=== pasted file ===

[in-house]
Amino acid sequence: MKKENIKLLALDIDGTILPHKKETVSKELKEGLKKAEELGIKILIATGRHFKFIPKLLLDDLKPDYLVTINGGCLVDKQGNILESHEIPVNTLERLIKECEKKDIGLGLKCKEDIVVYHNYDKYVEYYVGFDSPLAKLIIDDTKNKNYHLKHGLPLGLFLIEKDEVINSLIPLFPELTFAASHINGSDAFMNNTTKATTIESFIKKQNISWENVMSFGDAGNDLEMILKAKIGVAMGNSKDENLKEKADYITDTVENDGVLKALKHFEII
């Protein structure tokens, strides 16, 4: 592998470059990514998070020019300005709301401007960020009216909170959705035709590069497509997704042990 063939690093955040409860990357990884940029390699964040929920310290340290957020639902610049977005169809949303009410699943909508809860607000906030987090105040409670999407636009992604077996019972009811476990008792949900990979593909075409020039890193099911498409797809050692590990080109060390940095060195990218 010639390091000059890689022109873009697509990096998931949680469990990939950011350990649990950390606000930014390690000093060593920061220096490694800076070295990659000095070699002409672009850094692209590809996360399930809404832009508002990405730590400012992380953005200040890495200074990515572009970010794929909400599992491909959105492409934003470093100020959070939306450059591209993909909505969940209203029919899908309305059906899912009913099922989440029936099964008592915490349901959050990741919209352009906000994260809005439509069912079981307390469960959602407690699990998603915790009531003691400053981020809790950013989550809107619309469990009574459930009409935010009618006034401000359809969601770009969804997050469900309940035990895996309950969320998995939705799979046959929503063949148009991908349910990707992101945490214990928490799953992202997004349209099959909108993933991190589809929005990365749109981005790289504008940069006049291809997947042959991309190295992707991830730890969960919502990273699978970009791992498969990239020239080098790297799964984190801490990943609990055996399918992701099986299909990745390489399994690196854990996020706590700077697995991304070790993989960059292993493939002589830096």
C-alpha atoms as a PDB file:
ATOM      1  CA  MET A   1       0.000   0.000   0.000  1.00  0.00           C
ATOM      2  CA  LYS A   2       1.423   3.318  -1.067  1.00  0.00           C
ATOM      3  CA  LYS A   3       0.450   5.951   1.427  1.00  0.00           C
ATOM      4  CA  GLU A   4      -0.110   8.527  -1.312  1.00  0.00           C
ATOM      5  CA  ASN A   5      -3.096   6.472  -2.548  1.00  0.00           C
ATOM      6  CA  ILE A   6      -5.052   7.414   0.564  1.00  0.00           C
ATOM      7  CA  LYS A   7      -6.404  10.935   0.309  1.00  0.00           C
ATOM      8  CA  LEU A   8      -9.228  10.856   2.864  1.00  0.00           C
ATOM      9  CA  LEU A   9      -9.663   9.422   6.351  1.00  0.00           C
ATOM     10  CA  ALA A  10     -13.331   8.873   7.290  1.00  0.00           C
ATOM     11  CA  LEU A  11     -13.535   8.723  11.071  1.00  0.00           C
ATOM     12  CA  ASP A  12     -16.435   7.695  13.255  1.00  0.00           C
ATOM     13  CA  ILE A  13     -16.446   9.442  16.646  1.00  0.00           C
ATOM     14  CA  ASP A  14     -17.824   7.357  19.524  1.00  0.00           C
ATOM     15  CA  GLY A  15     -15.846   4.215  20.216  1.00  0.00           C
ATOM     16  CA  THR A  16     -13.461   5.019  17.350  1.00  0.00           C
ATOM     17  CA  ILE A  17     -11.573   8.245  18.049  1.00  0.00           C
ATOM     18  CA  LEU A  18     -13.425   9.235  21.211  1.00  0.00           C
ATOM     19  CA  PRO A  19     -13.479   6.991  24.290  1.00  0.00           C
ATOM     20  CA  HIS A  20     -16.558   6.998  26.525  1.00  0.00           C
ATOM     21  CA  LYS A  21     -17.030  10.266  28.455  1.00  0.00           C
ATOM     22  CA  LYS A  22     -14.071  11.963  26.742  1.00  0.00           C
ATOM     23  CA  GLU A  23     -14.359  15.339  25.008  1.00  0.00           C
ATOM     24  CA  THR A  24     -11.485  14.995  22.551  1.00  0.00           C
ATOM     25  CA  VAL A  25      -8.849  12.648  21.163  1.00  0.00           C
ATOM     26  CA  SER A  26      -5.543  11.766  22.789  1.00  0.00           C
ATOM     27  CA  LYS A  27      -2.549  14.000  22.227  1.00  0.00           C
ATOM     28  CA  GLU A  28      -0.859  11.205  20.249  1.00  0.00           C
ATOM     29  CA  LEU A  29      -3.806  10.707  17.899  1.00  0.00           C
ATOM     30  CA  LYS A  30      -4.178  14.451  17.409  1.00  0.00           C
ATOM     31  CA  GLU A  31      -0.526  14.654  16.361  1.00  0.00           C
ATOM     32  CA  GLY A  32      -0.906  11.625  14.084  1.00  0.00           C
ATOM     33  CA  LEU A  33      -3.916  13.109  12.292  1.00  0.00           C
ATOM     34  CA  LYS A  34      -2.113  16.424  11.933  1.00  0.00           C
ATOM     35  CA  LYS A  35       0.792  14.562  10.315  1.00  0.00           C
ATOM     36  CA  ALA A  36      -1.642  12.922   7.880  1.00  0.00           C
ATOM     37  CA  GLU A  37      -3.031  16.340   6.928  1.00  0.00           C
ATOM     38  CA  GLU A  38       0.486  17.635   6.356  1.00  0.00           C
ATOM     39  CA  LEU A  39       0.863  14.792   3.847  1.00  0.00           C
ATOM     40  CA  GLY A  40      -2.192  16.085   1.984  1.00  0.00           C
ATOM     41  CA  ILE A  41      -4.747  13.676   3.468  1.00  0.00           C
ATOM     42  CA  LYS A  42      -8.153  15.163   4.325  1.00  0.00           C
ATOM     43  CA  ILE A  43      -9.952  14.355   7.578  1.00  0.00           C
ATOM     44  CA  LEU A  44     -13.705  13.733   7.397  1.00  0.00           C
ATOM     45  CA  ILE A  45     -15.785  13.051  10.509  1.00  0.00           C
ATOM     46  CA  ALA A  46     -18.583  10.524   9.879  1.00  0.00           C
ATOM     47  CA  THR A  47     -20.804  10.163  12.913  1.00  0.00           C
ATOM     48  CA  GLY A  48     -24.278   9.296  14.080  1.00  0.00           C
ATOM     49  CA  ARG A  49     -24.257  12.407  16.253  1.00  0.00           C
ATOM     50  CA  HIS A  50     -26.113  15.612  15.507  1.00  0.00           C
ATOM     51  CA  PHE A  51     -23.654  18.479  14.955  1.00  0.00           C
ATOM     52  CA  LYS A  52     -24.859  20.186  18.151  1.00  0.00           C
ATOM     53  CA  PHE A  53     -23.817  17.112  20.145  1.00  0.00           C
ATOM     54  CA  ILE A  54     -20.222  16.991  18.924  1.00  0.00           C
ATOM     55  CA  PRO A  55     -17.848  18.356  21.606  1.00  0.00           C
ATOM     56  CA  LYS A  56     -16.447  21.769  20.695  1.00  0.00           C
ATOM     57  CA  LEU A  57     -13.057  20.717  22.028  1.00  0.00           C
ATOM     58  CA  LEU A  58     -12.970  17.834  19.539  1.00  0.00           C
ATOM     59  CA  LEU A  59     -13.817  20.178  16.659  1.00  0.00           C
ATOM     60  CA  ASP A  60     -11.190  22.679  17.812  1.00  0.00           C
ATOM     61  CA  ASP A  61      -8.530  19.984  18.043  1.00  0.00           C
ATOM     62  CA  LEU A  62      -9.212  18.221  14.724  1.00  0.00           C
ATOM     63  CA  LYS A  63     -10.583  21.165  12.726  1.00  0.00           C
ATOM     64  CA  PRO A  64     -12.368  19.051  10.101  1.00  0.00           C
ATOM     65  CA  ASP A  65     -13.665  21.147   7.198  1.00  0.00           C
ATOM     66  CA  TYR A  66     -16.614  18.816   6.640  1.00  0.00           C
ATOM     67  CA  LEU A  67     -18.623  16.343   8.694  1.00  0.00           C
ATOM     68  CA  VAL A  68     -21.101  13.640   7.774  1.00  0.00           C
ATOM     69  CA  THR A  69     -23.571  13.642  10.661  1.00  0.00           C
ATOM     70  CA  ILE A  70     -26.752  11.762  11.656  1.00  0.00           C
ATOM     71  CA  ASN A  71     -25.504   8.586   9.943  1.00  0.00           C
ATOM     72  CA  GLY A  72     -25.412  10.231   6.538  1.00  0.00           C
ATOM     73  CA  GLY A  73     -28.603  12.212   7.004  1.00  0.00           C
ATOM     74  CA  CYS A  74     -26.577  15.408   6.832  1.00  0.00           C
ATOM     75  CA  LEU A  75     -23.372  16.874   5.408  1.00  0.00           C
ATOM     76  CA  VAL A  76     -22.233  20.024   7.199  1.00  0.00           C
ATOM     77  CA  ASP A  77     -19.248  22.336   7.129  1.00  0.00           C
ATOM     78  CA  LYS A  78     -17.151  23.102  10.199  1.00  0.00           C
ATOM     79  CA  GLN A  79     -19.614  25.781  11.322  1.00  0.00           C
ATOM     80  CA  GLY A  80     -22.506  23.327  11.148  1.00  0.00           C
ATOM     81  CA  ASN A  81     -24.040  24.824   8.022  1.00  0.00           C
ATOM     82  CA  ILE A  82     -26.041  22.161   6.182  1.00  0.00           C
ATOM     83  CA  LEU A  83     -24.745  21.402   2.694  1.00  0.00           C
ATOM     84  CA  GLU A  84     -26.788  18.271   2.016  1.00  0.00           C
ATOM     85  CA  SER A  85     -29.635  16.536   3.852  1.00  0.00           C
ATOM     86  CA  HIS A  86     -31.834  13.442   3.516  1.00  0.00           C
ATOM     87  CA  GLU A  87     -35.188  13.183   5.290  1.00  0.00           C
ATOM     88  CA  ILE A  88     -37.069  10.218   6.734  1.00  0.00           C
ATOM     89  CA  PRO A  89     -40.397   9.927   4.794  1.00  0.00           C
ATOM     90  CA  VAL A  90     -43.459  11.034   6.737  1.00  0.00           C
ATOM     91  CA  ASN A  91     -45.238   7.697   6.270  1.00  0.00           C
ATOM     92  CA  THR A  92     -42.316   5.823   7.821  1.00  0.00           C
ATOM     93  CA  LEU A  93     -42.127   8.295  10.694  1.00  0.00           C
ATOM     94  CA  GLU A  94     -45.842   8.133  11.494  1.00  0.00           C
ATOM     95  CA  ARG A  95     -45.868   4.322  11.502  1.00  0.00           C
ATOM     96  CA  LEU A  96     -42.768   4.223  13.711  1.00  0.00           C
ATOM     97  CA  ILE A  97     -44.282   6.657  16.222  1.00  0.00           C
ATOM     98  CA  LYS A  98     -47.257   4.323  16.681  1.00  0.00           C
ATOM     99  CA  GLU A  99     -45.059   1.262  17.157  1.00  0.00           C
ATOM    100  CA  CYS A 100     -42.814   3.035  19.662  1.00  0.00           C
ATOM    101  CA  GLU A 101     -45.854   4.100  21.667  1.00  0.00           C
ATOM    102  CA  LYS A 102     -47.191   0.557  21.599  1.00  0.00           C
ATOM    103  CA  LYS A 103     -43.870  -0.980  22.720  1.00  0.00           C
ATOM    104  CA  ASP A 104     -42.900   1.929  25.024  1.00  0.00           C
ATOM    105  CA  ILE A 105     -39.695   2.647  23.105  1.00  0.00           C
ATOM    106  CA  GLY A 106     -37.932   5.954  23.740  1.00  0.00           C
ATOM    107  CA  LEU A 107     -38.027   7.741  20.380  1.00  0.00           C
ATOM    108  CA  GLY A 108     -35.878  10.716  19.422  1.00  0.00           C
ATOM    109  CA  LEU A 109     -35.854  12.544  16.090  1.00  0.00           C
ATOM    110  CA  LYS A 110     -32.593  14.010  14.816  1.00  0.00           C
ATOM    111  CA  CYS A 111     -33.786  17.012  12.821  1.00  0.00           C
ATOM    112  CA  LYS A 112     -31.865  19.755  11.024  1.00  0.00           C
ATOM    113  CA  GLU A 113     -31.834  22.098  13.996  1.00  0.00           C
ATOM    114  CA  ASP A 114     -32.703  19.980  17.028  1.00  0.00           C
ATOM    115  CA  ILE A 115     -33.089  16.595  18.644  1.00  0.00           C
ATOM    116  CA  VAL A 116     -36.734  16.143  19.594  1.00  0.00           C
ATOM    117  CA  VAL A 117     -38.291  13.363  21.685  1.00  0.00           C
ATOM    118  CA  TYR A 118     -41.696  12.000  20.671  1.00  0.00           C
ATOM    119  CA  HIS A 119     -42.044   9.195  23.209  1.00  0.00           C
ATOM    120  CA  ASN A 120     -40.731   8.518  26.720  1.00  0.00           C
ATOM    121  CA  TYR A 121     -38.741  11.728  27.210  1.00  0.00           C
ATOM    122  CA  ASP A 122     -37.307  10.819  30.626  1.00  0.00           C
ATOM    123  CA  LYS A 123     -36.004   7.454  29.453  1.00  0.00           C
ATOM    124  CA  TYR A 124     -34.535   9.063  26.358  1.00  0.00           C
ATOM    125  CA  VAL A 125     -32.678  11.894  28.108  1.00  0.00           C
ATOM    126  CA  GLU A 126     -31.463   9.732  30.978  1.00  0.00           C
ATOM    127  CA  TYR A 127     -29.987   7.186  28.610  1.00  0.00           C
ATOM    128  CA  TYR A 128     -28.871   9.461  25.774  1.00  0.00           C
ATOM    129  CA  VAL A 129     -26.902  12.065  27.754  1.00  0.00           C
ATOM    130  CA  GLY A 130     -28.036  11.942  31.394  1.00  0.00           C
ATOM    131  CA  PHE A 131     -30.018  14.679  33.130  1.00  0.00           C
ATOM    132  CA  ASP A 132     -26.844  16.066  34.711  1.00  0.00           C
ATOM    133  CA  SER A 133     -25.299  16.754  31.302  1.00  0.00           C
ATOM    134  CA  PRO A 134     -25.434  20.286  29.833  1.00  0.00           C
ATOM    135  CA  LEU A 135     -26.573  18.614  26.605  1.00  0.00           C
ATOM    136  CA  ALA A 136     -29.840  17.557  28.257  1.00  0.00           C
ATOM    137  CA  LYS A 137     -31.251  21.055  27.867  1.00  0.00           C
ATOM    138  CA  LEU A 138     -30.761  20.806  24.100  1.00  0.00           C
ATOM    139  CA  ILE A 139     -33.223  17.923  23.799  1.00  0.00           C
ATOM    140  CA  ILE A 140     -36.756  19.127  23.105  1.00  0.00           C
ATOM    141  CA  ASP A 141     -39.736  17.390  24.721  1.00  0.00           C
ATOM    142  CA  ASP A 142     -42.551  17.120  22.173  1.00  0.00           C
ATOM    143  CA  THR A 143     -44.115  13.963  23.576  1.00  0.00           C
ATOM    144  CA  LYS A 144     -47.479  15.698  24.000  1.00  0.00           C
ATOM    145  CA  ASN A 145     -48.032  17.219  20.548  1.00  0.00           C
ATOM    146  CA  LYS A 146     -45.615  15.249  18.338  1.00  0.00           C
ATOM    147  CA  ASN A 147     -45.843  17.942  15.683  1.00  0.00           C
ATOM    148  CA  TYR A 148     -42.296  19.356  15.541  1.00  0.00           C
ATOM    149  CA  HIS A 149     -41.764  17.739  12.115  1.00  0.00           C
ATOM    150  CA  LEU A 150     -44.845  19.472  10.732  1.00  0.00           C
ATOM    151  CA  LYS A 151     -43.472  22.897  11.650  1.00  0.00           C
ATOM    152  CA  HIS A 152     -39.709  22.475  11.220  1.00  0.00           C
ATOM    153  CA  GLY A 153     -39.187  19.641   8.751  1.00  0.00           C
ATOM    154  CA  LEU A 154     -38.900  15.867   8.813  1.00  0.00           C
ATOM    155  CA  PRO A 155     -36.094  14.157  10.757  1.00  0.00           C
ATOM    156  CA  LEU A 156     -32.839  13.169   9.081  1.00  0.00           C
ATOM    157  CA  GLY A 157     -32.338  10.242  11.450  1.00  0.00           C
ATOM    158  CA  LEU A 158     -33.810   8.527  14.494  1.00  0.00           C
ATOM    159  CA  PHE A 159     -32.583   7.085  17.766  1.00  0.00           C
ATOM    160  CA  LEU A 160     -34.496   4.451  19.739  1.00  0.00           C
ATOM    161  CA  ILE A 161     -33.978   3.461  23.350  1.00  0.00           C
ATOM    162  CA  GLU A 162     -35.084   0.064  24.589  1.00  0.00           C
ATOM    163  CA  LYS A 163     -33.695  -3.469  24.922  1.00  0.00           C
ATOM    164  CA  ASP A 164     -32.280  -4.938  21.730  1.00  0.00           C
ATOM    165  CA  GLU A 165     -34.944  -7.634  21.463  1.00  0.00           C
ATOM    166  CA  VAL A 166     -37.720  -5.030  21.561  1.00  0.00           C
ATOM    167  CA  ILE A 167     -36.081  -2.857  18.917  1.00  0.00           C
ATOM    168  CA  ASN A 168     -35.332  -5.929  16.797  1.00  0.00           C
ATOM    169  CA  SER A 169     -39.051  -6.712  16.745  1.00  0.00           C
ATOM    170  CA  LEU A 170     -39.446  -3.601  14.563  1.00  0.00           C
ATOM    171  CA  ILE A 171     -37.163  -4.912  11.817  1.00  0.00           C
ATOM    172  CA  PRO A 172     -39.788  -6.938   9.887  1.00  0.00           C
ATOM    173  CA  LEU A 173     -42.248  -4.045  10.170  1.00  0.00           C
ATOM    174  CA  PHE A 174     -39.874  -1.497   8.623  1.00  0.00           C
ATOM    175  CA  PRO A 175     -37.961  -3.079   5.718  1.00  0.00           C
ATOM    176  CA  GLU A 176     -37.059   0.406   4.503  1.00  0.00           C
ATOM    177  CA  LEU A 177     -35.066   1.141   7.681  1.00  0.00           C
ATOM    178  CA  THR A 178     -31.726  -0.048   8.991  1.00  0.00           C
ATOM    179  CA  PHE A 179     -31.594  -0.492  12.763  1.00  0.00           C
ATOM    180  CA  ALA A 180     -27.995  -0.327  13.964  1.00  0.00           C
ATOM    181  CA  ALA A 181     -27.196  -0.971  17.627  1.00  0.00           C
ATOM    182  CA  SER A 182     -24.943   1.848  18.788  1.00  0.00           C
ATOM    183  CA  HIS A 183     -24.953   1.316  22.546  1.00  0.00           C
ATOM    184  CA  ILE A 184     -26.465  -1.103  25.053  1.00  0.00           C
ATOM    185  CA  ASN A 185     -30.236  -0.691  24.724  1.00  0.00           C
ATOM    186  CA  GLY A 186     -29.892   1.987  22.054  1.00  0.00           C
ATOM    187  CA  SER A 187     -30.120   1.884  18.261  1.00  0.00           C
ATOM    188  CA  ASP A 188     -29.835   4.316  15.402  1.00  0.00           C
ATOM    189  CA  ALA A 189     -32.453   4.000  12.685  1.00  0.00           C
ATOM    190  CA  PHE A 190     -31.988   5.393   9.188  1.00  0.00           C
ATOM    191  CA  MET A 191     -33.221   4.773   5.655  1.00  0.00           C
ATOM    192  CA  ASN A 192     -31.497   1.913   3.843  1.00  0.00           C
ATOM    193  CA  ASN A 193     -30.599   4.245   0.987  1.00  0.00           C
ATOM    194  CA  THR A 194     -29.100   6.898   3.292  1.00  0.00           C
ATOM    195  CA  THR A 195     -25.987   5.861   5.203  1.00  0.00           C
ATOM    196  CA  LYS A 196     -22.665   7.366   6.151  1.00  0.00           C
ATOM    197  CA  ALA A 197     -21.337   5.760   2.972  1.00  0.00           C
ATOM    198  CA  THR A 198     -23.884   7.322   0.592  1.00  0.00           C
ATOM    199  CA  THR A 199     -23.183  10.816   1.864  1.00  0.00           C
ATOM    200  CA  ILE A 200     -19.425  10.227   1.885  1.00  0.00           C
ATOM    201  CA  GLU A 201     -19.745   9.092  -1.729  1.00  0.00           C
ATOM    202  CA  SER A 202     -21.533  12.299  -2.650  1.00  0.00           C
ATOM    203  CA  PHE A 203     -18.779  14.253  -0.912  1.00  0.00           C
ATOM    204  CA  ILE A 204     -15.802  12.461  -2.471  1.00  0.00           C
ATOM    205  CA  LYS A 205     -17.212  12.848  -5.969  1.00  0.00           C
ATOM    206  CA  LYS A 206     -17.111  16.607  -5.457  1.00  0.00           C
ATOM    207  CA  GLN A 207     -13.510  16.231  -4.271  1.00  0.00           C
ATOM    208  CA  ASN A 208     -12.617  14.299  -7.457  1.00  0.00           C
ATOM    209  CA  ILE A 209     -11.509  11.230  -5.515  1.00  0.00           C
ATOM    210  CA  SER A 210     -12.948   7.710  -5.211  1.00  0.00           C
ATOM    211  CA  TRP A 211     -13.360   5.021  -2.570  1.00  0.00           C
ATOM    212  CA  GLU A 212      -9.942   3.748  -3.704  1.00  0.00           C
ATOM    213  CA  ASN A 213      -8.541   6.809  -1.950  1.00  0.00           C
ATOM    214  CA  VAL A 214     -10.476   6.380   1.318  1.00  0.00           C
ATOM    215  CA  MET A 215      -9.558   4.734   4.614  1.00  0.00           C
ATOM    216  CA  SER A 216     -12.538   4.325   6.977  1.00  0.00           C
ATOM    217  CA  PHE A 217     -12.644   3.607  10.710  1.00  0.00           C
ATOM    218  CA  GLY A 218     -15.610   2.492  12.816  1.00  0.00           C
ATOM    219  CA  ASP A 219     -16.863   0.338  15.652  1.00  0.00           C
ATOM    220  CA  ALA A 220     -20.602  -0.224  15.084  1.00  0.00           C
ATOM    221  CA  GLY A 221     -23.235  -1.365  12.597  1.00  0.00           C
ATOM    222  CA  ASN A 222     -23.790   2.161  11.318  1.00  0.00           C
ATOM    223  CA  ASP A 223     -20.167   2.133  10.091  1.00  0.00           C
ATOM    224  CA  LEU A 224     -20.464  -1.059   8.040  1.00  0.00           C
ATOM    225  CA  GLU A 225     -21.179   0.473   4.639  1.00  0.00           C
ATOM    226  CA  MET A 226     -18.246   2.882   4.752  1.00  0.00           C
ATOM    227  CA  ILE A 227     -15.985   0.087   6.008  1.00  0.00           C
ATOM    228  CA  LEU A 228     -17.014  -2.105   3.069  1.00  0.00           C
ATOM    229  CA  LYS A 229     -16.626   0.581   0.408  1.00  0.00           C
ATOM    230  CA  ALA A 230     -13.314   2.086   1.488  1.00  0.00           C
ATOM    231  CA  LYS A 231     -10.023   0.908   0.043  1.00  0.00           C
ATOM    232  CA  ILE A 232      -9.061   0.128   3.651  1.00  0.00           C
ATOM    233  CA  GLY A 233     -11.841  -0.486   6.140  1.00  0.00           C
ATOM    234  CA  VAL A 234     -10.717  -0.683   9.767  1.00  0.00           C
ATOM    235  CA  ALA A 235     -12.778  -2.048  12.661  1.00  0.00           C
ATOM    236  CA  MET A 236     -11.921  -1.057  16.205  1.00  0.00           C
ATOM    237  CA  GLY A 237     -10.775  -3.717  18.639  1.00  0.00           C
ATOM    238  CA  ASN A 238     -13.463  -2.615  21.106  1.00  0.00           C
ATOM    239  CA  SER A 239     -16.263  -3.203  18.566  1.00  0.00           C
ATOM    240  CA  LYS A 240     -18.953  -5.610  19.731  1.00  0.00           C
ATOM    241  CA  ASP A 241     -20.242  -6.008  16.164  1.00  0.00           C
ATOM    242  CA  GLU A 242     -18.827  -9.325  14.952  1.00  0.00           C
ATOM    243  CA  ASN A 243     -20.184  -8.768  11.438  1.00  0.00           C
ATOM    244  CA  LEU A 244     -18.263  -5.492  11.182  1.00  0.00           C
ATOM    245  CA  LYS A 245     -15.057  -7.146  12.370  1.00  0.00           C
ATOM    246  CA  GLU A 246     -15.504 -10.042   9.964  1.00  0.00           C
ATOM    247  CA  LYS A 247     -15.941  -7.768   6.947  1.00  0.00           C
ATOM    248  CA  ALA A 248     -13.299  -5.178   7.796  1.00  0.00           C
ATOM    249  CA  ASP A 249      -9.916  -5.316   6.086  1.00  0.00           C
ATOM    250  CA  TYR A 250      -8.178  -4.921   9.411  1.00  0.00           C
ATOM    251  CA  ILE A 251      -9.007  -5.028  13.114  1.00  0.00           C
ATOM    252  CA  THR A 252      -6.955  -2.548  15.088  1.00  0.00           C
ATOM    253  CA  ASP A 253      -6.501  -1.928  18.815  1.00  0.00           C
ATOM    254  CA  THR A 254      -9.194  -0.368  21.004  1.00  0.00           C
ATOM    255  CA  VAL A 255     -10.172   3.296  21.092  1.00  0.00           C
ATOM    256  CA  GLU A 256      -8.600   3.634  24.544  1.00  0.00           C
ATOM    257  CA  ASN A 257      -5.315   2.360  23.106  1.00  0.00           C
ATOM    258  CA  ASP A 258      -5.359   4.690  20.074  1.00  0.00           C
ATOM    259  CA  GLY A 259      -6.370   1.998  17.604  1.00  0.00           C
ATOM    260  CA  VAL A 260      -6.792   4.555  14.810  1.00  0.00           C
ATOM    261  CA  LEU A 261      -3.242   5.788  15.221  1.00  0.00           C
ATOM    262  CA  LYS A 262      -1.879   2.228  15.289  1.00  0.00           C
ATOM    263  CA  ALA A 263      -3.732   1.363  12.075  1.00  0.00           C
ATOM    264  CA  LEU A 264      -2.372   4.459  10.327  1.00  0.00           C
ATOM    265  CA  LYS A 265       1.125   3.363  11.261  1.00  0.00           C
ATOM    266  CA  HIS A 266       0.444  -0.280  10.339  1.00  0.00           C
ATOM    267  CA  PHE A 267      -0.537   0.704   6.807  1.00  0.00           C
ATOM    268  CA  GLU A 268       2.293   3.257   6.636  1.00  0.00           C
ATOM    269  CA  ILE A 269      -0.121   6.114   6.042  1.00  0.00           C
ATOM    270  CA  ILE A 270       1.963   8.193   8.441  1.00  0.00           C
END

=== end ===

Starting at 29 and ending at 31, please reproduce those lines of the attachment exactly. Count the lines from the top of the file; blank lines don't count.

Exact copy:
ATOM     25  CA  VAL A  25      -8.849  12.648  21.163  1.00  0.00           C
ATOM     26  CA  SER A  26      -5.543  11.766  22.789  1.00  0.00           C
ATOM     27  CA  LYS A  27      -2.549  14.000  22.227  1.00  0.00           C